Cedefop’s 40th anniversary theme is ‘Old roots for new routes’. It celebrates not only Cedefop as an organisation, but also the development of European cooperation and its contribution to improving vocational education and training. Progress has been due to people who had a vision of how VET should respond to the challenges of the future. Cedefop came into being because of the vision of Maria Weber and her colleagues on the European Economic and Social Committee in the 1970s, who understood the importance of VET and how European cooperation could improve it.

Over the past 40 years, that vision has been adapted and strengthened through political commitments, action programmes and voluntary cooperation between the European Commission, Member States and social partners, supported by Cedefop’s expertise. That vision has nurtured many achievements, including the development of lifelong learning, common European tools in VET and the first pan-European skill supply and demand forecasts.

Cedefop began its work in 1975, in what was then West Berlin. In some ways the world was very different. In 1975, no one believed that in less than 20 years the Berlin Wall, the Soviet Union and the Cold War would be gone; and no one expected a European Economic Community of nine Member States to become a European Union of 28. No one predicted Cedefop moving to Thessaloniki in 1995, a city that has become its established home. But some things do not change. Economic uncertainty and high unemployment, particularly among young people, have been constant concerns over the past 40 years. The knowledge that Europe’s prosperity depends on the skills and ingenuity of its people is as true now as it was in 1975; perhaps today we understand that better. ‘Old roots for new routes’ is a story about events and people. European VET policy and Cedefop’s contribution to it, is the product of the work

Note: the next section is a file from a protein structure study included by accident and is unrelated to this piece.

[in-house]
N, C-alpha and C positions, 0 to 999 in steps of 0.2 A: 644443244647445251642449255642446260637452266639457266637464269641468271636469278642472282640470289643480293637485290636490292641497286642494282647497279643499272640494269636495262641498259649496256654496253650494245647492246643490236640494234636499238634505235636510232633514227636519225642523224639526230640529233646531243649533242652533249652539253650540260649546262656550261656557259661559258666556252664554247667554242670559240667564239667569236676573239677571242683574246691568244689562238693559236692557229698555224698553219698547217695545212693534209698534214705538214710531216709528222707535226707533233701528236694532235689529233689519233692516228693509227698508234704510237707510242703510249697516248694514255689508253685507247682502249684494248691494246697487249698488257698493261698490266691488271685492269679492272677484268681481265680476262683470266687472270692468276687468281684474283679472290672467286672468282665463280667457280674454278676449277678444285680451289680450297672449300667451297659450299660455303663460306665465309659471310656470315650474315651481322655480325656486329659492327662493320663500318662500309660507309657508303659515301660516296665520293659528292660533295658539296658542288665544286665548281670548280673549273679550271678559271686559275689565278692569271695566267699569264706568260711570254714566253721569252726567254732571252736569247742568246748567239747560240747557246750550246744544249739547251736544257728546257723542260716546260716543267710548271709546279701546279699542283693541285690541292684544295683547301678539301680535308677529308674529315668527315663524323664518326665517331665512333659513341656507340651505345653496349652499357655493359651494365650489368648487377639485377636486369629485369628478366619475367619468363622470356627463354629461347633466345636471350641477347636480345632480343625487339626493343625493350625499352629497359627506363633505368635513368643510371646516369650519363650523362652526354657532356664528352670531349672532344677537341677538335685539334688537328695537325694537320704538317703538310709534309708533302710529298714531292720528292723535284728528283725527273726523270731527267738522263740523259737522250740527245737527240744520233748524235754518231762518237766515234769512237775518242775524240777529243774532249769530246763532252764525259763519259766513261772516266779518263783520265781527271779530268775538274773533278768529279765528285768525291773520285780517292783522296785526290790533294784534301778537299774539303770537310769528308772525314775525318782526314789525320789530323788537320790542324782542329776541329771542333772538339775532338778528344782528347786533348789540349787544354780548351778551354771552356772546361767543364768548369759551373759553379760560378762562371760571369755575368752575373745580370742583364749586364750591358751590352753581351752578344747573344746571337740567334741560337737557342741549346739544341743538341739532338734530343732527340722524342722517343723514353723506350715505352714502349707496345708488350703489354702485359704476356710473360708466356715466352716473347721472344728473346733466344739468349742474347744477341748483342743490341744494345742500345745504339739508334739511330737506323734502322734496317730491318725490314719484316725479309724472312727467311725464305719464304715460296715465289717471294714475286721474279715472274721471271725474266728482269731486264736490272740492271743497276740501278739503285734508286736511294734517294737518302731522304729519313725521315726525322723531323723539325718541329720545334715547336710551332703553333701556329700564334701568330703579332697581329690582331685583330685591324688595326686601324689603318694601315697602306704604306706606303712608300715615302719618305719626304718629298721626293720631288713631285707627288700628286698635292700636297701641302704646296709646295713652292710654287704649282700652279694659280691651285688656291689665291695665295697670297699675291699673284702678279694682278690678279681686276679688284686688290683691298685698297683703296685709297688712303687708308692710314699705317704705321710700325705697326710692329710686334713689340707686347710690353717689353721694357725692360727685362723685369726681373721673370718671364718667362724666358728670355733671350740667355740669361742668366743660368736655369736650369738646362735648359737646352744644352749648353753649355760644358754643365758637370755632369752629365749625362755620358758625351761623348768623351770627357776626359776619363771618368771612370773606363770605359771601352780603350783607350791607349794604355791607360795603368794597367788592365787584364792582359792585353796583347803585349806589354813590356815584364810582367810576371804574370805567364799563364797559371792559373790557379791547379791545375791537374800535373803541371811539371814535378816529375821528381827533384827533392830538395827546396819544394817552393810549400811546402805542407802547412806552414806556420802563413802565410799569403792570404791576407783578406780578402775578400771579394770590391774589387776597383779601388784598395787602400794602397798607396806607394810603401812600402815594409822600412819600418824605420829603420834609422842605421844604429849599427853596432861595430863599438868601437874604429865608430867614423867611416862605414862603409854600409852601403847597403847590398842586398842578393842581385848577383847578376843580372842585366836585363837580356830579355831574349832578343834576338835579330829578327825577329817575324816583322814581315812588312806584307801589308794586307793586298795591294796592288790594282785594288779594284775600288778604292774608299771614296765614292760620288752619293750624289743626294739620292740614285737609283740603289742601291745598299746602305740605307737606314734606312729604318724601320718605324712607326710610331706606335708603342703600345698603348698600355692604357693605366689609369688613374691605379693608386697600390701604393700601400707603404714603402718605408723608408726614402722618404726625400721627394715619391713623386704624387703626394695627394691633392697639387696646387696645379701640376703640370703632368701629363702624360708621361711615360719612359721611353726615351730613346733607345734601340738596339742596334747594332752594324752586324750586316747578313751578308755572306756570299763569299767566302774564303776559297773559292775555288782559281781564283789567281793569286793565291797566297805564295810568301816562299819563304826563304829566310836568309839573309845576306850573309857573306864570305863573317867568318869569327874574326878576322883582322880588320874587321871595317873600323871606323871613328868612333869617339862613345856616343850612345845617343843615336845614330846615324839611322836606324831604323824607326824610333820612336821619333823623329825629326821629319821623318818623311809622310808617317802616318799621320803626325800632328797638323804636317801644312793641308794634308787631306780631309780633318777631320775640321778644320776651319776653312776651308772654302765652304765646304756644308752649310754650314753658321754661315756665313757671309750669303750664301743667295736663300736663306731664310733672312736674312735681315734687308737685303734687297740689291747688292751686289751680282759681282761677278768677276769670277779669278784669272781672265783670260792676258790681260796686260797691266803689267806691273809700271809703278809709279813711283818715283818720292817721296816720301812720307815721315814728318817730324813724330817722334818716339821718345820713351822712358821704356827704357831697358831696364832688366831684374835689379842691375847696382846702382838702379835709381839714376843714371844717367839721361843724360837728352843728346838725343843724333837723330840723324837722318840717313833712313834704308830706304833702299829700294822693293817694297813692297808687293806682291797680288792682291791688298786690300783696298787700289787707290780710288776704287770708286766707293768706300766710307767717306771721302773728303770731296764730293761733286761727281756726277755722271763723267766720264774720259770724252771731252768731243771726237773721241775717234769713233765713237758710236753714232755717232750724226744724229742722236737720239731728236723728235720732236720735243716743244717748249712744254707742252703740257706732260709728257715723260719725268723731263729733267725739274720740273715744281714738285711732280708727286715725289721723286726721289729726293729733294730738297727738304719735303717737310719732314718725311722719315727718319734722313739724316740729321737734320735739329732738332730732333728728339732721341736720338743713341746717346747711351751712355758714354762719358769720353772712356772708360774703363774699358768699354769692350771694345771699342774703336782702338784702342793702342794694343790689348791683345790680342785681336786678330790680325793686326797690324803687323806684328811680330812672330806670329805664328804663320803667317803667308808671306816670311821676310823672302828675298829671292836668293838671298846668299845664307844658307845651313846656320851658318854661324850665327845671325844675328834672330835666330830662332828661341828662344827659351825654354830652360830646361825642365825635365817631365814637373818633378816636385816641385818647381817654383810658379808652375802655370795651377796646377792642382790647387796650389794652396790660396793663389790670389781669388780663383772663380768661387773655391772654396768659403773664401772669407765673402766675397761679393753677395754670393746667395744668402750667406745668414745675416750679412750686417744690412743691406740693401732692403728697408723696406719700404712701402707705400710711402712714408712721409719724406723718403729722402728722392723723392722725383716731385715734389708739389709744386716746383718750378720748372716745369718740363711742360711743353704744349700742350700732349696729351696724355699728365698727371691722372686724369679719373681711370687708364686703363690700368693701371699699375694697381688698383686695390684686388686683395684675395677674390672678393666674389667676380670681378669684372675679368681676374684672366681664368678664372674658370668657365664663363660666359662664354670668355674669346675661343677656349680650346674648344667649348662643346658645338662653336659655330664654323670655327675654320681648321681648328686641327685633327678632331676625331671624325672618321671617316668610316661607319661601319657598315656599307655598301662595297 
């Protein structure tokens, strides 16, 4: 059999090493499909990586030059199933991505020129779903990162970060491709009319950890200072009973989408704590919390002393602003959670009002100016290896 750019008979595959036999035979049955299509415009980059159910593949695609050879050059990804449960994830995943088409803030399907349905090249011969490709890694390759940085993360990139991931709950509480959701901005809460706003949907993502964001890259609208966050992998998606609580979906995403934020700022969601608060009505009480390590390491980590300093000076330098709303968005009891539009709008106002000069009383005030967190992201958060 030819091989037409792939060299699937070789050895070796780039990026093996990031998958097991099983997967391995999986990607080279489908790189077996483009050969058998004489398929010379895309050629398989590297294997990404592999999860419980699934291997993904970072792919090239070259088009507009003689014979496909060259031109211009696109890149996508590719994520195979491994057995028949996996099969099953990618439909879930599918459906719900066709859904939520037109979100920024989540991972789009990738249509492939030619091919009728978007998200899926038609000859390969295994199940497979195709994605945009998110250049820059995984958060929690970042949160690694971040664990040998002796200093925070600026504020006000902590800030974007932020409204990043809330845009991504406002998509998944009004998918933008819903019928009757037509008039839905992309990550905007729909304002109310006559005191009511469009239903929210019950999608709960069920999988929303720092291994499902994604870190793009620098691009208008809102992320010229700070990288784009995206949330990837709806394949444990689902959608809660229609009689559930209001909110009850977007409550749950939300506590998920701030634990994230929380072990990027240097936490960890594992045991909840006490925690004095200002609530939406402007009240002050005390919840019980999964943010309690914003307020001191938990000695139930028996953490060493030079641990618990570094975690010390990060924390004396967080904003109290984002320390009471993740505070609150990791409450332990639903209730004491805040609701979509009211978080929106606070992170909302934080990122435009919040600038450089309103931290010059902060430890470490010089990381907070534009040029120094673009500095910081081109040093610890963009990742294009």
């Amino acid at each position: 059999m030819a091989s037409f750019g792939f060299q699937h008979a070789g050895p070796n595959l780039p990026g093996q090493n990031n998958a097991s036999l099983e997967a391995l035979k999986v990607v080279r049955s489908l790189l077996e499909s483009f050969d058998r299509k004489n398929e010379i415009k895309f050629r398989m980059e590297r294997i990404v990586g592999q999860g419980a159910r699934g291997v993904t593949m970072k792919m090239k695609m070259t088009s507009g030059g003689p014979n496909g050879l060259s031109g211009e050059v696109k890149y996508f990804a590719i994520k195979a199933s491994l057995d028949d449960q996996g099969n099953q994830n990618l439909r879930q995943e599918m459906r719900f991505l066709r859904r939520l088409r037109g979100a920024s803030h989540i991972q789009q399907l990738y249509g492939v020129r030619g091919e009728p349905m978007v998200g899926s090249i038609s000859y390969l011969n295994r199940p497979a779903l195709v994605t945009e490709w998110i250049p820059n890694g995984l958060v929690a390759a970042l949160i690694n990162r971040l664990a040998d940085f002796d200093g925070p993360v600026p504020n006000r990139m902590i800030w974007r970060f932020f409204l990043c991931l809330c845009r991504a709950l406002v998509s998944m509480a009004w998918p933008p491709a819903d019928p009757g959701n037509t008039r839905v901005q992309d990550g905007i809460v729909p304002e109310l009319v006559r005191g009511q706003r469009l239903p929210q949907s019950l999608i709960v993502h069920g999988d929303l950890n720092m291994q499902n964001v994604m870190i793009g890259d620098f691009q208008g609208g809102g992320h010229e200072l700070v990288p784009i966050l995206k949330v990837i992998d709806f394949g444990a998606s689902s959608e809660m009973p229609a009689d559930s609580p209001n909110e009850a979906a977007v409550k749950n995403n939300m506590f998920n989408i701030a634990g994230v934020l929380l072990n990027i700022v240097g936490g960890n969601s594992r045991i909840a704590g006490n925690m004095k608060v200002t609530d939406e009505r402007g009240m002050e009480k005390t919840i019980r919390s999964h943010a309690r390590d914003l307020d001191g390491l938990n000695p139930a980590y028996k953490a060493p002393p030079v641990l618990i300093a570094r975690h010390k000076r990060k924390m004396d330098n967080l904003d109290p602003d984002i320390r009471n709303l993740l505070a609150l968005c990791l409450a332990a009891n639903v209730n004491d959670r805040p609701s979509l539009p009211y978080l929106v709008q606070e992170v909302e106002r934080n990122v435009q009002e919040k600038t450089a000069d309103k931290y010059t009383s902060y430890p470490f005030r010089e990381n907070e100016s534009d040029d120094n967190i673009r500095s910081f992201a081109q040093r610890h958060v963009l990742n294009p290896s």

of representatives of the European Commission, Member States, social partners, the staff and Governing Board members of Cedefop, and colleagues from other European institutions and agencies, researchers and practitioners over the past 40 years.

The challenges of the 21st century require a new vision and new approaches to learning for work. It falls to the current generation to debate, agree and implement its vision for European VET. This is a task made more important
as, following a grave economic crisis, Europe searches for a clear road to sustainable economic recovery. In this they can draw inspiration from the past and should regard the considerable achievements of European cooperation
in VET to date as just the beginning.

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